Delta pilots approved a contract in March, which included about a 34% increase in pay. American Airlines pilots will also be voting on a contract. The new United deal has cumulative pay increases that ranges from 34.5% to 40.2% based on the type of aircraft a pilot flies, the union said. “We promised our world-class pilots the industry-leading contract they deserve and we are pleased to have reached an agreement with ALPA on it,” United Airlines said in a statement. “The four-year agreement, once ratified, will deliver a meaningful pay raise and quality of life improvements for our pilots while putting the airline on track to achieve the incredible potential of our United Next strategy.”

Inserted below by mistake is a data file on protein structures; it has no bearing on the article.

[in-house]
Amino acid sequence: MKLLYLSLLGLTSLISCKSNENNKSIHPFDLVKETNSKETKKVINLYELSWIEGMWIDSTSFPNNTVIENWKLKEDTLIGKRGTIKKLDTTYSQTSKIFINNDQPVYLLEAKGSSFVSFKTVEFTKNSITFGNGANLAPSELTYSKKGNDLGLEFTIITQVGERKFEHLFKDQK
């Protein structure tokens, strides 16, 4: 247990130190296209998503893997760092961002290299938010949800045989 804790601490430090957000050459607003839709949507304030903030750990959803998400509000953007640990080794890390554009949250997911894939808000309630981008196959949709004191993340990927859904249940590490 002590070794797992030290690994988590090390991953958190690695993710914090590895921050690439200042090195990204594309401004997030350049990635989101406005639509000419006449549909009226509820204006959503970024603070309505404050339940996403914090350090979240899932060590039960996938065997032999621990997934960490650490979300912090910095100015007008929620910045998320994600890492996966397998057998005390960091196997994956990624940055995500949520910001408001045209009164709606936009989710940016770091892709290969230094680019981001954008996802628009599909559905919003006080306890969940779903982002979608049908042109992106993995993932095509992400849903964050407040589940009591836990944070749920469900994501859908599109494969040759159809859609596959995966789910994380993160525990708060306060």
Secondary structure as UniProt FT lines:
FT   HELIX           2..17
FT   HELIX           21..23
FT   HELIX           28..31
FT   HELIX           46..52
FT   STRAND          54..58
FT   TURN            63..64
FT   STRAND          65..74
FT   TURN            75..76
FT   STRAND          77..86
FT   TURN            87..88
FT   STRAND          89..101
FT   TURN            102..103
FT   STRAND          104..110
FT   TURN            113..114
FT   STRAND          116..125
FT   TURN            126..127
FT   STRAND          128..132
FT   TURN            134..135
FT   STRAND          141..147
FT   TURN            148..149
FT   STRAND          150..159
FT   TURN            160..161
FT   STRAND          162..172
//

Headquartered in Chicago, Illinois, after its merger with Continental Airways in 2010, United Airlines became the world’s third-largest carrier by fleet size and number of routes. As of July this year, United Airlines operates a fleet of 911 aircraft and has a combination of 64 additional Boeing and Airbus jets on order.
US aviation unions oppose raising the pilot retirement age
A number of like-minded aviation unions have sent a letter to leaders of the US House of Representatives. The letter supports a proposed amendment to the pending FAA Reauthorisation Bill. Subject amendment seeks to maintain 65-years as the compulsory retirement age for Part 121 pilots.
In a statement supplementing the letter’s contents, ALPA president Captain Jason Ambrosi said: